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EVANS MAYO v. STATE (12/18/57)

decided: December 18, 1957.

EVANS MAYO
v.
STATE



Unlawful Practice of Dentistry. Appeal from County Court at Law No. 3 of Harris County; penalty, $2000.00 fine and confinement in jail for six months. Hon. Madison Rayburn, Judge Presiding.

COUNSEL

E. B. Votaw, Vidor, and Robert T. Grammer, Houston, for appellant.

Dan Walton, District Attorney, Thomas D. White, Assistant District Attorney, Joe S. Moss, Special Prosecutor, all of Houston, and Leon Douglas, State's Attorney, Austin, for the state.

Davidson, Judge. Morrison, Presiding Judge, dissenting.

Author: Davidson

[ 166 Tex. Crim. Page 471]

    On October 30, 1957, we ordered a reversal of this case. The state and the appellant have each filed a motion for rehearing:

The state contends that the judgment should have been affirmed.

The appellant agrees that the judgment was properly reversed, but insists that we should have gone further and ordered the prosecution dismissed.

Upon further consideration, we have decided that the state's motion for rehearing should be granted and that of the appellant overruled.

Therefore, the opinion heretofore rendered is withdrawn, the reversal is set aside, and the judgment of the trial court is now affirmed in accordance with the following opinion:

This is a conviction for the unlawful practice of dentistry, with punishment assessed at a fine of $2,000 and six month's confinement in jail, enhanced by reason of prior convictions.

The primary offense alleged was that appellant did unlawfully practice dentistry without a license, on or about the 30th day of May, 1956, in Harris County.

[ 166 Tex. Crim. Page 472]

    It was also alleged that on June 3, 1946, the appellant was convicted in the County Court at Law of Jefferson County, in Cause No. 23125, of the offense of unlawfully practicing dentistry. This will hereafter in this opinion be referred to as the first prior conviction. It was further alleged that on June 23, 1948, appellant was convicted of the unlawful practice of dentistry, in Cause No. 23948, in the County Court at Law of Jefferson County, Texas. This will be hereafter in this opinion referred to as the second prior conviction.

It was also further alleged that on June 16, 1952, appellant was convicted of the unlawful practice of dentistry, in Cause No. 18579, in the Criminal District Court of Jefferson County, Texas. This will be hereinafter referred to in this opinion as the third prior conviction. The Criminal District Court of Jefferson County has misdemeanor jurisdiction. Art. 52-160, Vernon's C.C.P.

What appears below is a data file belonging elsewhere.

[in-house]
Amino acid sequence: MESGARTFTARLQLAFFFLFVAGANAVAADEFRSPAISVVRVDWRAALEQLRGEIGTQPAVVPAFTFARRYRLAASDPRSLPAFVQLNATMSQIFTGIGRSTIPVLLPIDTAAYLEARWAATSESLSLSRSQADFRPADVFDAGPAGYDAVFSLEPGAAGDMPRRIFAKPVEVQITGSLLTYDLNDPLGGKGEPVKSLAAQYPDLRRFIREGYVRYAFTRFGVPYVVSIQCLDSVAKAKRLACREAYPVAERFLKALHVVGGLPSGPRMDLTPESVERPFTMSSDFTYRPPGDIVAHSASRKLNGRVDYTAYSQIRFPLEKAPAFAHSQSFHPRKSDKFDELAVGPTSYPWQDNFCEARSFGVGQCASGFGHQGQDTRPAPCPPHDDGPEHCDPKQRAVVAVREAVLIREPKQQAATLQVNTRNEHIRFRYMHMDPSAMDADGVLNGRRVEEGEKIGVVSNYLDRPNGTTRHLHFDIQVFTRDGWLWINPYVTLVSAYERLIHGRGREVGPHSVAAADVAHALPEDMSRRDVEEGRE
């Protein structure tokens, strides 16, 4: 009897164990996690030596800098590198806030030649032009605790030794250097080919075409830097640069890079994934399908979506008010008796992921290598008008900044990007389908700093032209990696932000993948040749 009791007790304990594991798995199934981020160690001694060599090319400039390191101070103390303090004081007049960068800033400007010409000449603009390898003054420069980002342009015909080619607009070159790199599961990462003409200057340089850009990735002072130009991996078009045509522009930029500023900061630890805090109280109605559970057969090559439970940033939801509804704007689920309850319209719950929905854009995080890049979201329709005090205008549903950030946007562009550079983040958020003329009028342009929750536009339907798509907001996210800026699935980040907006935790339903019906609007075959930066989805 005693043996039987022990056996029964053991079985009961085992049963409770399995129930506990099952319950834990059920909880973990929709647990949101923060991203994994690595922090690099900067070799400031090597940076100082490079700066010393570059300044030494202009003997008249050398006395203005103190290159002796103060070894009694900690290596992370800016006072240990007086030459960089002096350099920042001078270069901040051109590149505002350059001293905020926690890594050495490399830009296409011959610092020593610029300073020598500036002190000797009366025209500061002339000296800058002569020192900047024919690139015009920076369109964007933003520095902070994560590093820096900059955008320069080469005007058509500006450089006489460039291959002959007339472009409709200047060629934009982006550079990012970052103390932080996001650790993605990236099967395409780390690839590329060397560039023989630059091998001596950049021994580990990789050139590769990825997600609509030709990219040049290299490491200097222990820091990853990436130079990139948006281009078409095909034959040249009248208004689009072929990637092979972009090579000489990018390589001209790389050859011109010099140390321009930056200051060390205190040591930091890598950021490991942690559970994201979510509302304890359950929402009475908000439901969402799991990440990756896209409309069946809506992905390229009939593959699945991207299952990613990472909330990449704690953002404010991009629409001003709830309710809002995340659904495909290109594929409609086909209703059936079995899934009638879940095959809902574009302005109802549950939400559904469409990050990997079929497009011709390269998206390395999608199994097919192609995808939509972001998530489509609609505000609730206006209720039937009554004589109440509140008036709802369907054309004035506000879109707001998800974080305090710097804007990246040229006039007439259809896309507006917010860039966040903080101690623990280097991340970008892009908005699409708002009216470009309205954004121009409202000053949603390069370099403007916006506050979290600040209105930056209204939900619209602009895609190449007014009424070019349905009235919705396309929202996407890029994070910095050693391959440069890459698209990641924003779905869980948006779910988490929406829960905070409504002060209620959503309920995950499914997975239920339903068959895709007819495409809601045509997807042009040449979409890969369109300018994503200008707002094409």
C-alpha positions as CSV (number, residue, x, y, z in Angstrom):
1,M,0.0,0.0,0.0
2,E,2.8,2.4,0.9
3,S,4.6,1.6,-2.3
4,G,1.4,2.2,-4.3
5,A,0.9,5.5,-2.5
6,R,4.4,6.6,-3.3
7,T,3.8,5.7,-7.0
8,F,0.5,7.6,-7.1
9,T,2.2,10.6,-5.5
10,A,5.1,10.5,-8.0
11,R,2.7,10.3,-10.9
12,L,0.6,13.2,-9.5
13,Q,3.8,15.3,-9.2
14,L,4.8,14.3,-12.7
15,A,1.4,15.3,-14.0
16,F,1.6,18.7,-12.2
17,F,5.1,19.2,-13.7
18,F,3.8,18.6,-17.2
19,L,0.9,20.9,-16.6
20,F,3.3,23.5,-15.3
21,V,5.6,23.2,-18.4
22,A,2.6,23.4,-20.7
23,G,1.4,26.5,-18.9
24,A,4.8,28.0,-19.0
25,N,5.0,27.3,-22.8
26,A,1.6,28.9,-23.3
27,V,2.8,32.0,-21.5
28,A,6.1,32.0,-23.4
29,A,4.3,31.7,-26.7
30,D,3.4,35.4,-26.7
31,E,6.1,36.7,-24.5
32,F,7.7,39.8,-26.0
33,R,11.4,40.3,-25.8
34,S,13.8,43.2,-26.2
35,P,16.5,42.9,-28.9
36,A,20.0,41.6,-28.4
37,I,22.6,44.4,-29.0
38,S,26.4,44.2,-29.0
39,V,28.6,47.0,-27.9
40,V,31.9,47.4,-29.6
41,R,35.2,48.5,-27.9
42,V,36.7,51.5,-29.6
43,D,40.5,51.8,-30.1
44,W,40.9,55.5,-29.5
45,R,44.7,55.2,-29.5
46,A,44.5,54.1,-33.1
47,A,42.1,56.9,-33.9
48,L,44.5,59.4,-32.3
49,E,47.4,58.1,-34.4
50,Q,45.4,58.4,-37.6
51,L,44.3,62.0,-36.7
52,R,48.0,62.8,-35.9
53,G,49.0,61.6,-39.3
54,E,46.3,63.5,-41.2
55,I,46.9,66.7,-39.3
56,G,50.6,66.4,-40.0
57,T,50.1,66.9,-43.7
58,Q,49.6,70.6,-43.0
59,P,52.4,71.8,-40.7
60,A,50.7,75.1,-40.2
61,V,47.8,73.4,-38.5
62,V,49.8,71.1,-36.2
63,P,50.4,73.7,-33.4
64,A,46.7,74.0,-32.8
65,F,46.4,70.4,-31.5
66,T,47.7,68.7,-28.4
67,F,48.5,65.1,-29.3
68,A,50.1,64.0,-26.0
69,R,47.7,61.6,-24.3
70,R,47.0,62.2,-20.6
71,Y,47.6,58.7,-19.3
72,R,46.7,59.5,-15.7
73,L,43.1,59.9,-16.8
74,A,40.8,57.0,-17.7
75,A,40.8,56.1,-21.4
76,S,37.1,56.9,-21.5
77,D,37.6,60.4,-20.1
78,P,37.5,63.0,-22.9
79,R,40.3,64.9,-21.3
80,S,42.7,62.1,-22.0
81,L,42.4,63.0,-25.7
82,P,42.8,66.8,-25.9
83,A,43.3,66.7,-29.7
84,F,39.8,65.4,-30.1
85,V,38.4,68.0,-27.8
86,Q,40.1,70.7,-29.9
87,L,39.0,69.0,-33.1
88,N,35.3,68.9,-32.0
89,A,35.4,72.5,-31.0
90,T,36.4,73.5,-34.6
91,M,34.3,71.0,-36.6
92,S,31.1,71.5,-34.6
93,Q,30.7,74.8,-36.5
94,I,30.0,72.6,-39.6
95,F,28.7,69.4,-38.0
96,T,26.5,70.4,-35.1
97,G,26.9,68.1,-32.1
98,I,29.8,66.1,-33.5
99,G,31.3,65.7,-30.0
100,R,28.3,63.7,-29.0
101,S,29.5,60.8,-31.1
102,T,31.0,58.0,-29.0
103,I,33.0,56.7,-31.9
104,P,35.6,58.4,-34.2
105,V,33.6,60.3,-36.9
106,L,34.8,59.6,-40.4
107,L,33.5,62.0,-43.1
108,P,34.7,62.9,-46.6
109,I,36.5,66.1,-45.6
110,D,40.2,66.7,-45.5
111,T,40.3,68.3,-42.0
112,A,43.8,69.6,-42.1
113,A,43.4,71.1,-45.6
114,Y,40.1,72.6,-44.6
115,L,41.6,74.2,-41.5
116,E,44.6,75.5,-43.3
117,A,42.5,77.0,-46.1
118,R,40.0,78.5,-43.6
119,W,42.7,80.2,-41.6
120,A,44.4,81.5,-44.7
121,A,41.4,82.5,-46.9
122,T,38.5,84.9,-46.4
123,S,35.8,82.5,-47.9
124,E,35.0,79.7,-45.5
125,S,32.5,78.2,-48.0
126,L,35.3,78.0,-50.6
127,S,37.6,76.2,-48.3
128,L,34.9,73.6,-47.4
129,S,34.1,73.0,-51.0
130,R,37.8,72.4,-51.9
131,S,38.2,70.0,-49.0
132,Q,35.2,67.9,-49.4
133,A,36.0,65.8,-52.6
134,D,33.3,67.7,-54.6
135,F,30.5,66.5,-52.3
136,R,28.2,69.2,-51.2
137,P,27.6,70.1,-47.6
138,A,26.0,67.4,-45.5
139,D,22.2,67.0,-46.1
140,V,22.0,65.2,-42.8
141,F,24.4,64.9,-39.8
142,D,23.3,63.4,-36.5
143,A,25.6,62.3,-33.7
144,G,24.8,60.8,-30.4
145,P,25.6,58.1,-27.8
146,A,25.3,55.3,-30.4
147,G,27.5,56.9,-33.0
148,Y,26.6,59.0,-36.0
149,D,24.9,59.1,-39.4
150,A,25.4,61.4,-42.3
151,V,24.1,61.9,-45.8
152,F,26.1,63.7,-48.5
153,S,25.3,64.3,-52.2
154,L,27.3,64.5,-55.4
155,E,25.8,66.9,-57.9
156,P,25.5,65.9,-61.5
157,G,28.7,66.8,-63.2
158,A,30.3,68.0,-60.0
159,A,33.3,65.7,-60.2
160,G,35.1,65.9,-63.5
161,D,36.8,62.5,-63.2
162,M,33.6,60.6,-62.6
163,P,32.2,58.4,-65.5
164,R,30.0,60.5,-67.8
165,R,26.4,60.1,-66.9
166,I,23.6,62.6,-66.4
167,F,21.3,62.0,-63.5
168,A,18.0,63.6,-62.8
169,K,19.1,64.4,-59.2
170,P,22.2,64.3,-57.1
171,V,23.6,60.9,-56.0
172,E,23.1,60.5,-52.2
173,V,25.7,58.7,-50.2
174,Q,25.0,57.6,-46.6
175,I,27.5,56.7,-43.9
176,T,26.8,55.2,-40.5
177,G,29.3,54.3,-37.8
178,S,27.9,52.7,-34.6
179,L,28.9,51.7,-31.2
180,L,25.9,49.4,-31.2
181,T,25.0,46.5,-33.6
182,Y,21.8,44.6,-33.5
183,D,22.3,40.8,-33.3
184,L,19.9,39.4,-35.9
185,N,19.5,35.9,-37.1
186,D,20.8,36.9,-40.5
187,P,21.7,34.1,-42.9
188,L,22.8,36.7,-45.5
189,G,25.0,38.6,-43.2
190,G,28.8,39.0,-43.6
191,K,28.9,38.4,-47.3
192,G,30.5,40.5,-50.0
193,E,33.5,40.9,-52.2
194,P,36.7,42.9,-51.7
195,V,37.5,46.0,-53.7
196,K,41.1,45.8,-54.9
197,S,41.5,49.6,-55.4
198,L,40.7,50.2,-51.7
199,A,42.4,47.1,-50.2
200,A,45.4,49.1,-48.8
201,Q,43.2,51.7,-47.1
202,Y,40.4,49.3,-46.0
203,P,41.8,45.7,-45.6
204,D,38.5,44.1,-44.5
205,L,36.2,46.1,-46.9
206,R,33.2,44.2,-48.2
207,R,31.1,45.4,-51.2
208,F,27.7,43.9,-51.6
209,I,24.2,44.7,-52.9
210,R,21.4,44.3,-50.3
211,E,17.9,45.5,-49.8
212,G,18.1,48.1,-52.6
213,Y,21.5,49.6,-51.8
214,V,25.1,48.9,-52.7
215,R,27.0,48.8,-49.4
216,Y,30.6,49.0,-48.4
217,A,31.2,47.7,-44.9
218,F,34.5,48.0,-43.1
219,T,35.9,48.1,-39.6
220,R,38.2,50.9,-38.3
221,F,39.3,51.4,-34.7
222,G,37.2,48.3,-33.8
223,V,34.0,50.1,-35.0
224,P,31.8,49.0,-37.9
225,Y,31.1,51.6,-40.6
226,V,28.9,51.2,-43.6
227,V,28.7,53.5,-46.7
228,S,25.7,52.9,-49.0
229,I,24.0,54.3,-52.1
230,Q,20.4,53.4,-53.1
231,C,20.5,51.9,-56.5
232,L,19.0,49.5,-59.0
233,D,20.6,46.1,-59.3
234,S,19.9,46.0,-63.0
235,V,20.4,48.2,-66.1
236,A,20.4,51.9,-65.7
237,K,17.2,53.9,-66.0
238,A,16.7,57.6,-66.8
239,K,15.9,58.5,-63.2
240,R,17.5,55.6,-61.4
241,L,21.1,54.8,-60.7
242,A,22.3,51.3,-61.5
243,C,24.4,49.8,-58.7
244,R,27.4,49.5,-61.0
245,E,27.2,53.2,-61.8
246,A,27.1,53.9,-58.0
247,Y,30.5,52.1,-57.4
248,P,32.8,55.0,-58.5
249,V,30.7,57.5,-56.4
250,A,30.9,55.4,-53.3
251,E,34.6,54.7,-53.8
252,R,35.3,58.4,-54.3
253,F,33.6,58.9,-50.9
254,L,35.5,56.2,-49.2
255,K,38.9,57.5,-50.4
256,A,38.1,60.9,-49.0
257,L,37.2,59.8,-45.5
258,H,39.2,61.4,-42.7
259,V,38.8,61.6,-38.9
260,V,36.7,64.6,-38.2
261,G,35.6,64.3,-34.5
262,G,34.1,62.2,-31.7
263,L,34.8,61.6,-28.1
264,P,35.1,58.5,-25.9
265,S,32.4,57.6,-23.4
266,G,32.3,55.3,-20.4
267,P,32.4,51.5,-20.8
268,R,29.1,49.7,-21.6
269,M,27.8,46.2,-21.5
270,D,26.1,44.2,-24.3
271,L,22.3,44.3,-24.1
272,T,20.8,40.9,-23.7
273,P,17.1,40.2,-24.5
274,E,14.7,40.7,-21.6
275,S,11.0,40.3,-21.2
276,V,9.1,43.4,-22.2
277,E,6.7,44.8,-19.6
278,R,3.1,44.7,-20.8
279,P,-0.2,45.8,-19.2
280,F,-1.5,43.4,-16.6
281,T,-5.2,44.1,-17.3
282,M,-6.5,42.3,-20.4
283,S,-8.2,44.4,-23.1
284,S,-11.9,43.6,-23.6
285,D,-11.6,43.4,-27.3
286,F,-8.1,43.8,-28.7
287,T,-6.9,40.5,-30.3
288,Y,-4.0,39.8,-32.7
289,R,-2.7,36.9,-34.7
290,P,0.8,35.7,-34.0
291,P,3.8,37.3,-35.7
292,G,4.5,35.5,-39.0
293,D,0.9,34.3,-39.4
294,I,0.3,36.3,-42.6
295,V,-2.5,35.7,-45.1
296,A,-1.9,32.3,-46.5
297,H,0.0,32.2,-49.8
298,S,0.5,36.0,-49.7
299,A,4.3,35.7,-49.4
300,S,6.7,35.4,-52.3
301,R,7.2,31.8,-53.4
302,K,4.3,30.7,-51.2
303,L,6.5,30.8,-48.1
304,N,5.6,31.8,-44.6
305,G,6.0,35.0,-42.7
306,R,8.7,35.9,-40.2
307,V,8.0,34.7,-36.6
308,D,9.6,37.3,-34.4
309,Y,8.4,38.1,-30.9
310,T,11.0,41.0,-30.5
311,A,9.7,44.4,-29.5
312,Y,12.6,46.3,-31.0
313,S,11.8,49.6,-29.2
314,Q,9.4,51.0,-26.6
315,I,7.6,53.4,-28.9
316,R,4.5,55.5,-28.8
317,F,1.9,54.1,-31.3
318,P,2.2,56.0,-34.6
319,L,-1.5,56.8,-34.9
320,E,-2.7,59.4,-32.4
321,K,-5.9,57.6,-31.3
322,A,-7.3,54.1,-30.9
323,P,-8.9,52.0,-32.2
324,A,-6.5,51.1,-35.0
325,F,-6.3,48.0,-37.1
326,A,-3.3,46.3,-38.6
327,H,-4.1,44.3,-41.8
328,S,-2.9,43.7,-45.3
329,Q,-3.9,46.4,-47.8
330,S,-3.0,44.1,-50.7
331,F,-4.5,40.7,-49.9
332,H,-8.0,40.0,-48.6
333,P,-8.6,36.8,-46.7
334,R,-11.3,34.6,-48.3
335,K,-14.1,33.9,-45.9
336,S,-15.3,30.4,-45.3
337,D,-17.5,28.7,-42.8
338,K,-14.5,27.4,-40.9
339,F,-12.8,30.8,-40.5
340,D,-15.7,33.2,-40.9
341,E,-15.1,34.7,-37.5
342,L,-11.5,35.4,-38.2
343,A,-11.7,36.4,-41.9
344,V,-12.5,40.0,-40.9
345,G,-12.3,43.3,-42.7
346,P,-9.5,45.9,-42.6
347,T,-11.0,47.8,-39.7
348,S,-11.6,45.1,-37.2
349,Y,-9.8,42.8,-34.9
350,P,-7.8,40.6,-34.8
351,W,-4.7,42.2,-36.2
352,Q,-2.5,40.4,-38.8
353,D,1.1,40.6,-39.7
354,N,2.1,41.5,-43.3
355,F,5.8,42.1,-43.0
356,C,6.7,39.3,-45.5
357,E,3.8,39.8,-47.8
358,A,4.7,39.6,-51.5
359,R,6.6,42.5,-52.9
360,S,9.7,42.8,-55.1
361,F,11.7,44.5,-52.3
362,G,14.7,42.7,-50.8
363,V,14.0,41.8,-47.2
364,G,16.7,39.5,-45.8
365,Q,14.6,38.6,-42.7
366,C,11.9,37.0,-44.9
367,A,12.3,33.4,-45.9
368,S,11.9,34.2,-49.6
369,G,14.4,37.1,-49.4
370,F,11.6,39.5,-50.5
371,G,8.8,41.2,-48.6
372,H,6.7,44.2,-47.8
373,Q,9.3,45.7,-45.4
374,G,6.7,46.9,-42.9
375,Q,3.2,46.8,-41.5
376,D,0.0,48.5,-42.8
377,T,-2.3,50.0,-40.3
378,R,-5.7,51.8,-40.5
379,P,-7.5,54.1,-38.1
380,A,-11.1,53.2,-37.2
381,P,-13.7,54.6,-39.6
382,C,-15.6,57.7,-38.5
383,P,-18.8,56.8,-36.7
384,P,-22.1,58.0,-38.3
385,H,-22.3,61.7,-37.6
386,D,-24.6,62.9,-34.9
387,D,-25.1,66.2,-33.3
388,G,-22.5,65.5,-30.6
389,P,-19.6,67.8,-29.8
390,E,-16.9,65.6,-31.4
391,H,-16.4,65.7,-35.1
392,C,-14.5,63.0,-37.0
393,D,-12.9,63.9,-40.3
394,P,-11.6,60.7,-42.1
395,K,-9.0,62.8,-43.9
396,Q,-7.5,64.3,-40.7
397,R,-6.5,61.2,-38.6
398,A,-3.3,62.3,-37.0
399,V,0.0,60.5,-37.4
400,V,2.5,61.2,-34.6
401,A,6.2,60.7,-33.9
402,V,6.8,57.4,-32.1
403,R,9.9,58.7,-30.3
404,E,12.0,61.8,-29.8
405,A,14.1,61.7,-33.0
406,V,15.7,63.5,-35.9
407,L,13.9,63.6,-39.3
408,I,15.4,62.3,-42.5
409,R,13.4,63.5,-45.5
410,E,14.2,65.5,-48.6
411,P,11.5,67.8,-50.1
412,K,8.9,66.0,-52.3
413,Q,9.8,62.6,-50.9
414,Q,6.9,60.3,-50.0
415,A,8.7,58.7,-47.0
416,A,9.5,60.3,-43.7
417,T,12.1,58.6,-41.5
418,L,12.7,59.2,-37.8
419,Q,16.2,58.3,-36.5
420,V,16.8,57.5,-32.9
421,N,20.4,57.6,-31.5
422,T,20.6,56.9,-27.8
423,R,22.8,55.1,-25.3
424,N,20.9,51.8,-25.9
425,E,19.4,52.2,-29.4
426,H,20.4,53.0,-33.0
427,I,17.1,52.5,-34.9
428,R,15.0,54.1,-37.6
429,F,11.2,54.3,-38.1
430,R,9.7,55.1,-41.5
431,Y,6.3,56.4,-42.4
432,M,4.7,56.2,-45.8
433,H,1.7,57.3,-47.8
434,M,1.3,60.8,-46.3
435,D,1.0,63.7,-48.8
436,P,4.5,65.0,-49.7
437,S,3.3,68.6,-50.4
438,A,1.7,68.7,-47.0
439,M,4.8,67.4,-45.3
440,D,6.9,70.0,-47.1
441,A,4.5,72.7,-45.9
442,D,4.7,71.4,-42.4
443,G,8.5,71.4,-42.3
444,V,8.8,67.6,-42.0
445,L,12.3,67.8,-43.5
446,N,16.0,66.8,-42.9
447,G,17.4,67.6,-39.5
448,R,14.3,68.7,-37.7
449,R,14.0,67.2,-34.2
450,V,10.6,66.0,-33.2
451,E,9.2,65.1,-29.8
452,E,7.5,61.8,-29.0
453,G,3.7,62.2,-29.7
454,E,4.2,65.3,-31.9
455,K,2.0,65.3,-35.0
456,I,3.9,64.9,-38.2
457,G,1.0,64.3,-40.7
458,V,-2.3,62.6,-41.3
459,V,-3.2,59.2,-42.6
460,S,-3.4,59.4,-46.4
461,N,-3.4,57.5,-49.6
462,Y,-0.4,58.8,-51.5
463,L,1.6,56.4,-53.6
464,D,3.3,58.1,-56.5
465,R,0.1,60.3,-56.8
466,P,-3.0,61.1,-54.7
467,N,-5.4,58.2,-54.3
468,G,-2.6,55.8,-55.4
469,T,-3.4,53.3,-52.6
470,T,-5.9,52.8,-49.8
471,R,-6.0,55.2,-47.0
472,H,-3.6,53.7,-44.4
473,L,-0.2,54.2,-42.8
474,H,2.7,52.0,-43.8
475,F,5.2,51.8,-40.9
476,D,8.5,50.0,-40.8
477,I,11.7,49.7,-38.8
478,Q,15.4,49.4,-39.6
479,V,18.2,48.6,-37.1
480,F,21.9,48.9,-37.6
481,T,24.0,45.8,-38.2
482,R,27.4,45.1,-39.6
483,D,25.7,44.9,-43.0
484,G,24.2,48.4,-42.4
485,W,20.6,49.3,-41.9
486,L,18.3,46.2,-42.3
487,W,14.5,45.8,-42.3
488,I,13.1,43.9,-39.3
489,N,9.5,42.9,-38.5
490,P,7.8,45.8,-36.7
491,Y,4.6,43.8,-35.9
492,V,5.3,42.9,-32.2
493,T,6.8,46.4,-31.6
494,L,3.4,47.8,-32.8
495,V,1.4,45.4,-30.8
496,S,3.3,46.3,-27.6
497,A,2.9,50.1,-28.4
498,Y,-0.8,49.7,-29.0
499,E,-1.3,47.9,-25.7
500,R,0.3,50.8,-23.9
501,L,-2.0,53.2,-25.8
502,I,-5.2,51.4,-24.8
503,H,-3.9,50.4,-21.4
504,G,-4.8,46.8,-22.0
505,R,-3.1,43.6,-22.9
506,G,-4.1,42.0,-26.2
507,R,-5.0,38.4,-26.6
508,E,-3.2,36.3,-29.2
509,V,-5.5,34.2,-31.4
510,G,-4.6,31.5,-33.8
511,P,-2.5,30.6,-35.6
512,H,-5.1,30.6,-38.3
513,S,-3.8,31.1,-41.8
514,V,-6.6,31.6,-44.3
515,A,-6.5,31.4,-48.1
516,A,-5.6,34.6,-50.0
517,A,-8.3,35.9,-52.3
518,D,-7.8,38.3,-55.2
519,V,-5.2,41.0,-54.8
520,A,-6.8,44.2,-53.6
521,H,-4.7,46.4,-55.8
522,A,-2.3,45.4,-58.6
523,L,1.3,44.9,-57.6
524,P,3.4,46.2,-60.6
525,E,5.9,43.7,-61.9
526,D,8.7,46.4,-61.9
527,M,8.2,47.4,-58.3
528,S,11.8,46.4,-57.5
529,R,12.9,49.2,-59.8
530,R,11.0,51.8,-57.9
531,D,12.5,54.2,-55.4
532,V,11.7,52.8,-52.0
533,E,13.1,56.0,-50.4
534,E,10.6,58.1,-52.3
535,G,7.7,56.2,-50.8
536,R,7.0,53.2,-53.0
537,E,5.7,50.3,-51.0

Art. 61, P.C., provides as follows:

"Second and subsequent conviction for misdemeanor. -- If it be shown on the trial of a misdemeanor that the defendant has been once before convicted of the same offense, he shall on a second conviction receive double the punishment prescribed for such offense in ordinary cases, and upon a third or any subsequent conviction for the same offense, the punishment shall be increased so as not to exceed four times the penalty in the ordinary cases."

Under the allegations of the information, that statute was invoked and its provisions made applicable when the proof showed that appellant was guilty of the primary offense charged and that he had been convicted of any two of the three prior convictions alleged.

In keeping therewith, the trial court, in his charge, instructed the jury to the effect that if appellant was guilty of the primary offense and had been convicted of any two or all three of the prior offenses alleged his punishment would be not less than $400 nor more than $4,000, or by confinement in jail for any period from four months to forty-eight months, or by both such fine and imprisonment.

The jury was also instructed that in the event it found

[ 166 Tex. Crim. Page 473]

    appellant guilty of the primary offense charged but failed to find that he had been theretofore convicted of as many as two of the prior offenses alleged, then his punishment would be by fine of not less than $100 nor more than $1,000, or by confinement in jail from one month to twelve months, or by both such fine and imprisonment. Under such charge, the jury returned a general verdict finding appellant guilty, as charged, and assessed his punishment at a fine of $2,000 and confinement in jail for a term of six months.

By various motions and objections, appellant challenged the right of the state to use the first prior conviction alleged in the information for the purpose of enhancing the punishment, because the state had used the first prior conviction to enhance the punishment as a second offender when he was convicted of the third conviction.

In other words, if appellant's contention be tenable, the state, having used the prior conviction one time to enhance punishment as a second offender, was forever barred from thereafter using that conviction for ...


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